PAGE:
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Follow the Money Trail$: Keeping your Contributions Local

I had the chance to speak at a local fundraiser last night. Because we are on the cusp of going from Ovarian Cancer Awareness month to Breast Cancer Awareness month, I thought I would share what I read last night and tell you why it is so important to make charitable donations to your local community whenever possible. I feel SO incredibly lucky living here in the Hudson Valley of NY, to have the supportive programming of the Health Alliance Foundation Oncology Support Program. You don’t know what exists out there until you really need it.

Here is what I shared…

“My neighbor was recently diagnosed with cancer. Unlike me, he has no family; he is an older gentleman who lives alone with his dog. When we spoke, I could tell he was confused and overwhelmed by all the information his doctors threw at him. He has to travel 2 hours each way to get to some appointments. I could see in his face that he was sinking and I was grateful to be able to throw him a life preserver. I told him about the Health Alliance Oncology Support Program, about the social workers who will sit with him and come to appointments with him. His face lit up when I mentioned the possible assistance with gas and groceries. We didn’t even get into the healthy lifestyle and exercise classes, cooking and gardening programs, and great writing and art classes too. I know there are so many people like my neighbor who may struggle without the support of family and a network of friends. The Oncology Support Program is there for people like him.

I didn’t really come into the OSP fold when I was freshly diagnosed. I turned to writing my blog, Melissa’s Healing Hope, as a way to process and heal emotionally. I tried attending a group at OSP early on, but ­­ didn’t identify myself as a survivor because I hadn’t survived anything yet, that dark cloak of surgery and treatments still about to fall. While the ladies in the group were very kind, I felt out of touch as a younger person with cancer.

It was after treatment ended that I found myself back at the Oncology Support Program. With a head full of soft peach fuzz, I struggled to make my post cancer life fit into something recognizable. I wondered who I was now and how to continue living with this cloud of fear and uncertainty looming over me as a survivor of hereditary breast cancer. At that time I was acutely feeling the lack of a young women’s support group in the area and considered starting a group of my own when I learned that a new Young Women’s Support group had just formed at the OSP. ­I found harbor there. There was safety and a normalizing just being with people who KNOW… who get the sacrifices of being a younger person with cancer, who know the exquisite pain of uncertainty. In this space I began to no longer feel like I was barely surviving, but found my new footing as a Thriver!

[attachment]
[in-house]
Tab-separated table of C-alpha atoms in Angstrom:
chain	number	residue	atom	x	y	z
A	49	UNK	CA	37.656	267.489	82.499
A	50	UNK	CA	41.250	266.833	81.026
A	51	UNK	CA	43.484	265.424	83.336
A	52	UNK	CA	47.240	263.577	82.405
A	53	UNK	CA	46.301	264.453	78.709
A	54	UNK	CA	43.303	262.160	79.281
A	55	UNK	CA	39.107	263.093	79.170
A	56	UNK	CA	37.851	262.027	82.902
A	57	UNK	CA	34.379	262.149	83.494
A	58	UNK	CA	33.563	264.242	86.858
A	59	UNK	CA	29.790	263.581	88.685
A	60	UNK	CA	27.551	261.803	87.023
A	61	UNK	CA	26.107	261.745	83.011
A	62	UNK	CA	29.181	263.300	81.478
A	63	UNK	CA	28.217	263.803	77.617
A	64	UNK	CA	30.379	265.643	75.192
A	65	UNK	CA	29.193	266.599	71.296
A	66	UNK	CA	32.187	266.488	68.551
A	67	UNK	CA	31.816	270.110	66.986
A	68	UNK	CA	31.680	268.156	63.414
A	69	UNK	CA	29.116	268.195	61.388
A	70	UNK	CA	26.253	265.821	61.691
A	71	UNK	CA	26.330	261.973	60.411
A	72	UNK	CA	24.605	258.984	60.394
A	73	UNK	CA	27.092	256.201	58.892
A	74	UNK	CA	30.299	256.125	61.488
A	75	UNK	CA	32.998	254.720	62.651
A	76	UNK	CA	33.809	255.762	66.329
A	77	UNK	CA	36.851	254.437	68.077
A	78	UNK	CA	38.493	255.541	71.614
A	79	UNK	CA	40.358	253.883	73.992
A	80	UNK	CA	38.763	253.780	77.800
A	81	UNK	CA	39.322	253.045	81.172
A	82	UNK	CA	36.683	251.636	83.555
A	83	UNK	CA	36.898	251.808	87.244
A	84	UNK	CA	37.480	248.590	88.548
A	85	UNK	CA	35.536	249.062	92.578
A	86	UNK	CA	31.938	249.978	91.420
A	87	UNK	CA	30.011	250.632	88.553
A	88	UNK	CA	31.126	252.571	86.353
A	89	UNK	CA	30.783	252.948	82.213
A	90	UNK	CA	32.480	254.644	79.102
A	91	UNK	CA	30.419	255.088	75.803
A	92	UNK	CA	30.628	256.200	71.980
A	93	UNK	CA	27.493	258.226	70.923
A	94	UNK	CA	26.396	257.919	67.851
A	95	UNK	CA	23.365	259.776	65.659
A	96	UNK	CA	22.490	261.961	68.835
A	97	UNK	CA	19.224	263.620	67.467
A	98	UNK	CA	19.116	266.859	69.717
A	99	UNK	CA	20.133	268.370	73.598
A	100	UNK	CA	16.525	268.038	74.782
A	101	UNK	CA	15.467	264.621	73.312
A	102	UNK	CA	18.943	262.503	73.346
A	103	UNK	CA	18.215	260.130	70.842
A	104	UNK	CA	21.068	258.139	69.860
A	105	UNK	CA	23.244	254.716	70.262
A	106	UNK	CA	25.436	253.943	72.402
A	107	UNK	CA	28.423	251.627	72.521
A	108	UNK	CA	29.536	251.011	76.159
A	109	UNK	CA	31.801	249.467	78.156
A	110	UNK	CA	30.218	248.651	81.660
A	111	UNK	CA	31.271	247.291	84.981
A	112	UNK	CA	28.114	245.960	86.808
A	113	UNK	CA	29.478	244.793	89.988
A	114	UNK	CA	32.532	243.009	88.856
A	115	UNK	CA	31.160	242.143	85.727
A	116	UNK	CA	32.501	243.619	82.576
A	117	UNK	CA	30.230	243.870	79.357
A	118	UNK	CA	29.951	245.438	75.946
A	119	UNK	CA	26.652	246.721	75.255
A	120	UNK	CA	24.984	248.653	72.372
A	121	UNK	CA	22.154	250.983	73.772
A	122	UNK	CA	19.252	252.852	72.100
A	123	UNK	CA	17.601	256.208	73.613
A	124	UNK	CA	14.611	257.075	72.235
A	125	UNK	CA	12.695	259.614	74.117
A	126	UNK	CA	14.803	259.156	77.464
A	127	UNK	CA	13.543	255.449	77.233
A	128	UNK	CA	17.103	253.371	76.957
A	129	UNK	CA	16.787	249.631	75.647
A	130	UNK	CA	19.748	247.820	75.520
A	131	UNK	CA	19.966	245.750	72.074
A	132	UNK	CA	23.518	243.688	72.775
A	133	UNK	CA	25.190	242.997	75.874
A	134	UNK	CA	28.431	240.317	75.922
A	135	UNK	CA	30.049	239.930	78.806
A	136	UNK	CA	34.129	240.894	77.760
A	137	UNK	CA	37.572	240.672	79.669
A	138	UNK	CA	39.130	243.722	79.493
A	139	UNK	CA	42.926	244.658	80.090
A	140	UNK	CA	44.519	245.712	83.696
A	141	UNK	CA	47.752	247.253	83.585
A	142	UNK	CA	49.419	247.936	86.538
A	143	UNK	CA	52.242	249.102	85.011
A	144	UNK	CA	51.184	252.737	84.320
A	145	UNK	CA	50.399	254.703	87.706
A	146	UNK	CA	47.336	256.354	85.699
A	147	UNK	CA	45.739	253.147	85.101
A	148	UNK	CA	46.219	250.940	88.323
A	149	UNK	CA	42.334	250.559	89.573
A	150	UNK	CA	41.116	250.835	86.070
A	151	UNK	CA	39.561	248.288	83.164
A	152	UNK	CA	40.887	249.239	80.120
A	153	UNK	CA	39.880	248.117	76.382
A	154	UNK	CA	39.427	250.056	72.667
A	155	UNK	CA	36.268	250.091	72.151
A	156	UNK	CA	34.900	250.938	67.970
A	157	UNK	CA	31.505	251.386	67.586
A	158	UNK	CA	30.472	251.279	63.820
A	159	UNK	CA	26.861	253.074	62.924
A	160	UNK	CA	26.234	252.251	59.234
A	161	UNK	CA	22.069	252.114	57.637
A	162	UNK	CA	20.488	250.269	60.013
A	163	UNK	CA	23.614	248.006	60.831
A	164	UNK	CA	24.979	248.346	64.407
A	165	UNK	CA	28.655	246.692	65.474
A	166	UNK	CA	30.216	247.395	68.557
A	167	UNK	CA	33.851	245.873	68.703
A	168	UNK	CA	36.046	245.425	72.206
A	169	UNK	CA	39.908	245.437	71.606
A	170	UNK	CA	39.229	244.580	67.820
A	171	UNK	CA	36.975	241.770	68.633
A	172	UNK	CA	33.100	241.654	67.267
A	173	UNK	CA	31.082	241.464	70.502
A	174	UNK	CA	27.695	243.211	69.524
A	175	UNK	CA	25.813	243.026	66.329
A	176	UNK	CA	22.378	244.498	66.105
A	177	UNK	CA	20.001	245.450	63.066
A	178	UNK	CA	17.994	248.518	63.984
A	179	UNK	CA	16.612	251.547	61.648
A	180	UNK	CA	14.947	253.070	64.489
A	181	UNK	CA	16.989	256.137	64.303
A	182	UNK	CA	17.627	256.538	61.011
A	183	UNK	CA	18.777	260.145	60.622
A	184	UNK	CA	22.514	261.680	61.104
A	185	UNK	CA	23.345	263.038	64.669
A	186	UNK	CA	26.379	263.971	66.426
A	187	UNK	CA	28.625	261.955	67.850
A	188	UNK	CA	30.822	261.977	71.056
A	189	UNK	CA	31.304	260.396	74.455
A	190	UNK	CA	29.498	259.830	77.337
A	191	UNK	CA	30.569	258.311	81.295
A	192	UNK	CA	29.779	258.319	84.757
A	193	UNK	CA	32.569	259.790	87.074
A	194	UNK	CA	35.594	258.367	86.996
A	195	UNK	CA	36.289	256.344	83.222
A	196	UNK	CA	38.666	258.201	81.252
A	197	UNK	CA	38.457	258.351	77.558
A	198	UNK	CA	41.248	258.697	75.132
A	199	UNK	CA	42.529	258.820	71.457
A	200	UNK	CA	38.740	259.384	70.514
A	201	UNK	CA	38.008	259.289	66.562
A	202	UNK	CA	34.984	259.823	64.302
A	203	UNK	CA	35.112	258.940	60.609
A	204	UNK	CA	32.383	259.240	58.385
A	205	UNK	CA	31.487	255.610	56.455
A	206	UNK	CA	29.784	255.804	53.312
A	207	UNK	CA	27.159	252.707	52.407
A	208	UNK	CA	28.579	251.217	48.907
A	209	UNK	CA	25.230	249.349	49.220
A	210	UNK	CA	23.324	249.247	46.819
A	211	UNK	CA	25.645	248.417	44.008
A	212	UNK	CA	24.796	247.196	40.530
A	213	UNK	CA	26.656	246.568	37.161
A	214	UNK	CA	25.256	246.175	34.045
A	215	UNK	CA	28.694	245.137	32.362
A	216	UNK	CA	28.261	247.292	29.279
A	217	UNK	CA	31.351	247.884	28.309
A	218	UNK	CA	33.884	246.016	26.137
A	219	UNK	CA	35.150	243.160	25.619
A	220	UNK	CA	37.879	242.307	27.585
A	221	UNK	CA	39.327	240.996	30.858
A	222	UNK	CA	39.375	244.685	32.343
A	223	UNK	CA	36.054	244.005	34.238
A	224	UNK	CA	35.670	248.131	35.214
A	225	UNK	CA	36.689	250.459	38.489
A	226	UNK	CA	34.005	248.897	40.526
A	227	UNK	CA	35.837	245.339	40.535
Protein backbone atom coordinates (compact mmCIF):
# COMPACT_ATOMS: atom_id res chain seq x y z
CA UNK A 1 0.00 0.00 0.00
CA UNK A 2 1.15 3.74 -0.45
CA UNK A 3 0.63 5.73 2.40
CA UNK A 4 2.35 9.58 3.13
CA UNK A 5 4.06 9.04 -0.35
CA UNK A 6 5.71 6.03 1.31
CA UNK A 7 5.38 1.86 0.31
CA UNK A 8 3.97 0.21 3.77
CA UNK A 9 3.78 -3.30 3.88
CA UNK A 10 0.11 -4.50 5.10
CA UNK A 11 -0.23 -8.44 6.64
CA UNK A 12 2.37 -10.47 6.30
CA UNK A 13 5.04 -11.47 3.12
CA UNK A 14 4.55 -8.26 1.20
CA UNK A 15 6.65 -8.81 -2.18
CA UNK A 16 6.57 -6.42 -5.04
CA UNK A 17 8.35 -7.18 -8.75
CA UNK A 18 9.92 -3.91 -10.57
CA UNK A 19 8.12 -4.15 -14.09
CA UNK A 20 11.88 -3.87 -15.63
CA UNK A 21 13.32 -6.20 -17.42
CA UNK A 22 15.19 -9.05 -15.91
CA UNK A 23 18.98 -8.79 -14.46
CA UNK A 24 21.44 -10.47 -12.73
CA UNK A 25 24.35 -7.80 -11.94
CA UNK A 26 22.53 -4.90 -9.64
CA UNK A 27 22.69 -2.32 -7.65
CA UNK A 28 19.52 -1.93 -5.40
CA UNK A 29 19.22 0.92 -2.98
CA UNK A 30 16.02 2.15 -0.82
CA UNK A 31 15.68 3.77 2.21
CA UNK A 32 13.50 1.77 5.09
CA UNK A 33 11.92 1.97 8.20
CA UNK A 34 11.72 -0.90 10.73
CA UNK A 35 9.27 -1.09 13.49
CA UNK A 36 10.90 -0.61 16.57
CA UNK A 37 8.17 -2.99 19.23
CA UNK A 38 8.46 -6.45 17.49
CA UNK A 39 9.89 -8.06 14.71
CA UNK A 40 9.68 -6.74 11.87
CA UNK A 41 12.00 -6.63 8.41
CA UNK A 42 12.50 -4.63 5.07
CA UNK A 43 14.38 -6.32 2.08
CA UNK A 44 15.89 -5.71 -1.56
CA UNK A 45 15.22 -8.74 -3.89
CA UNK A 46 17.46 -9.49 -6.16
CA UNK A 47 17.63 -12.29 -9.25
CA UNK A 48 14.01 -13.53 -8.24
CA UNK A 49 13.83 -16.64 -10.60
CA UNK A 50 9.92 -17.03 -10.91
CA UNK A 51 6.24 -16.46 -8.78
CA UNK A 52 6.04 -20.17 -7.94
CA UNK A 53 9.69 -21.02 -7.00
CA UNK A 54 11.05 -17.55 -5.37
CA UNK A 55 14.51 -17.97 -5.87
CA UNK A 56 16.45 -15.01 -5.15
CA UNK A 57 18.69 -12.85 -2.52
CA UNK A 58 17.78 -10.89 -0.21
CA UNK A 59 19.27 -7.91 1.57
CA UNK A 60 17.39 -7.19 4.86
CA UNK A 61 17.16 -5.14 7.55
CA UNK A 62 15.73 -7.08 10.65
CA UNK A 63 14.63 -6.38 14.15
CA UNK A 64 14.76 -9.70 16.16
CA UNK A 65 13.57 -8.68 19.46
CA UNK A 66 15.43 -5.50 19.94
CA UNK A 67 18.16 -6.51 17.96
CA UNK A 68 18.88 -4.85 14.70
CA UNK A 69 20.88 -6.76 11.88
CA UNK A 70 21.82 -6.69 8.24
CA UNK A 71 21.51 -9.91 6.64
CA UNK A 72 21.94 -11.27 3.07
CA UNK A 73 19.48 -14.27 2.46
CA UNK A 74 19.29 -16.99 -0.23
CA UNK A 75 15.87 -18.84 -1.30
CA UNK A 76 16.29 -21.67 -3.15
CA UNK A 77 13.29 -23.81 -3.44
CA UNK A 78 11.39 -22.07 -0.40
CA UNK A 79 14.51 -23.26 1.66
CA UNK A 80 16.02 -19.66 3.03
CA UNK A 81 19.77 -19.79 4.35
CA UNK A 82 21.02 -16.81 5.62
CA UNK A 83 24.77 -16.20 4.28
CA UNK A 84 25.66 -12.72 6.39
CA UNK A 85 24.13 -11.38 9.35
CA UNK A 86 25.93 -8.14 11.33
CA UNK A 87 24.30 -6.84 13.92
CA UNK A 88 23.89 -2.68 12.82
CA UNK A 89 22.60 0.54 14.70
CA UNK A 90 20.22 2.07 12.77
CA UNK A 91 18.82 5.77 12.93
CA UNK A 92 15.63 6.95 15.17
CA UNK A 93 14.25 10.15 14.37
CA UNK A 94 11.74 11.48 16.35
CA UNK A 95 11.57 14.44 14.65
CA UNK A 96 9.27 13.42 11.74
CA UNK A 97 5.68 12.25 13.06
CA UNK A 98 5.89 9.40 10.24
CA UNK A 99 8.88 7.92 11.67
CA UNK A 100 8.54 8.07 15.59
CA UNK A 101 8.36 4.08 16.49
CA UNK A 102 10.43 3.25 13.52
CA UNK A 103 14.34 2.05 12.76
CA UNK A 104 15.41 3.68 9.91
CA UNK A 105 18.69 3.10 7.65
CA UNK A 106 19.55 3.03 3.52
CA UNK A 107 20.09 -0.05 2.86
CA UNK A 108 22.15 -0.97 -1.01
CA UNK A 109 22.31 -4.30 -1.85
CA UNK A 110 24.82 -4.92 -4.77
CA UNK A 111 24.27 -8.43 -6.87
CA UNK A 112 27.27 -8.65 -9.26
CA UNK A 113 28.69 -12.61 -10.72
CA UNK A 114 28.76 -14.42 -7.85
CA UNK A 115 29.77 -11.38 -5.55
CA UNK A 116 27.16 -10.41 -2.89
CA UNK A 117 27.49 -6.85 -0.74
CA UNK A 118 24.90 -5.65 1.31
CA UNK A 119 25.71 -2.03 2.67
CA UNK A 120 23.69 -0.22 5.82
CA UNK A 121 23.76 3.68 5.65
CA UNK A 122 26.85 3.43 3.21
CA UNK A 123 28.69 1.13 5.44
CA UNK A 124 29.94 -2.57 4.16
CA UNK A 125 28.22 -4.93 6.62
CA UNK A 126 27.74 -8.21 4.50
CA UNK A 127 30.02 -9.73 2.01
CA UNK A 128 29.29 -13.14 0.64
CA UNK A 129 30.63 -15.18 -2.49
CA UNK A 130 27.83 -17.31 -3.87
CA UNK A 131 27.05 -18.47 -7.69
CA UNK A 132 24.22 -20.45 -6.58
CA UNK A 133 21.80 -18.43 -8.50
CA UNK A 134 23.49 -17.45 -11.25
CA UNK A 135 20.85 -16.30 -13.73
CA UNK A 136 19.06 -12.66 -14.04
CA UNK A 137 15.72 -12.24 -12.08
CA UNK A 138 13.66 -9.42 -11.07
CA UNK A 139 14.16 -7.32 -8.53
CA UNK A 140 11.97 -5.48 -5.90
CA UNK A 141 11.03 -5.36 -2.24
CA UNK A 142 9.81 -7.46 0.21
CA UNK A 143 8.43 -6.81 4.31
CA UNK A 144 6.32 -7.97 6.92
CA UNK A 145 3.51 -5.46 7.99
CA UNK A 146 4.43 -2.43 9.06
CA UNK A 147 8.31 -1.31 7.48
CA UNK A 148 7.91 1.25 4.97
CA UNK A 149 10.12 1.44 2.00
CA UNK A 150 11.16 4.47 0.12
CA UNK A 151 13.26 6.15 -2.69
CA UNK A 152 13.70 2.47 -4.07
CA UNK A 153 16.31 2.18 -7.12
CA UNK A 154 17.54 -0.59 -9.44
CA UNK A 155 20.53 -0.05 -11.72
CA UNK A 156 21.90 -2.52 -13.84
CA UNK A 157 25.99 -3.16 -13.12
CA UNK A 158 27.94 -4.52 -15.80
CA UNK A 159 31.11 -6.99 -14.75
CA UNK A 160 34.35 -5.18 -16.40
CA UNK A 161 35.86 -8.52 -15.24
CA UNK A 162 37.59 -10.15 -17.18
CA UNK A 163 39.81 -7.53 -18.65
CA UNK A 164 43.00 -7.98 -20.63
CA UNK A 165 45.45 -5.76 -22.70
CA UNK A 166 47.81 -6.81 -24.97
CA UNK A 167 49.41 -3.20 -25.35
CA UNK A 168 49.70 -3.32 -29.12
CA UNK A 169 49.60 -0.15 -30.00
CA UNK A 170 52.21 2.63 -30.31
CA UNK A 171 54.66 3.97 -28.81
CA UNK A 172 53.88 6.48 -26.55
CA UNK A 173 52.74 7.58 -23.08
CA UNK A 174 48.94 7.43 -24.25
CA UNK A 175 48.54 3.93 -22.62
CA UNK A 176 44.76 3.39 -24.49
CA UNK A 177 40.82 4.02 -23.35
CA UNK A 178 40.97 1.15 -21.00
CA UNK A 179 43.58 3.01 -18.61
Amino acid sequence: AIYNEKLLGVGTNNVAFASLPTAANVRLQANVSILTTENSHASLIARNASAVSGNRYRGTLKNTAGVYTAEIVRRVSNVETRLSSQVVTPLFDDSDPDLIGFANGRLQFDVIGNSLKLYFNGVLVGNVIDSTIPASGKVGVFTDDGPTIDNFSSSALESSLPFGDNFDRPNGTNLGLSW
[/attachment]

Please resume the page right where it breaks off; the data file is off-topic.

Instead of getting lost in the “What-If’s of a post cancer life, what keeps me going is my mission to give back. I give what I have and that is my time. I do this through my work as a Life Coach holding space for other people’s search for a fulfilling and meaningful life, and in sharing my voice through writing. I have recently started to co-facilitate that same young women’s support group that was my safe harbor, and just this week completed the Nurturing Neighbor training program that offers peer mentorship to other people diagnosed with cancer. I can never un-do this cancer experience, and I will never be who I was before all of this, but I like to think that I now have this gift of experience and authentic compassion, that I can show up and be there for others who are diagnosed with cancer or met with other life challenges, so they won’t feel so isolated and alone.

But there are other ways, very tangible ways to give. Giving gives back to the Giver. When you support the Oncology Support Program through the Health Alliance Foundation your charitable contributions improve the lives of people living with cancer here in the Hudson Valley. Thank you!”

…So where is the need at and who is answering the call right in your own backyard? Find out how you can help. I have previously written about shady foundations  who pocket large percentages of charitable contributions. What I love about the Health Alliance Foundation is that 100% of the donations go directly to the local people it serves, so that residents of the Hudson Valley hopefully never have to choose between having a treatment or skipping it to pay the electric bill.

Thank you for taking the time to read this!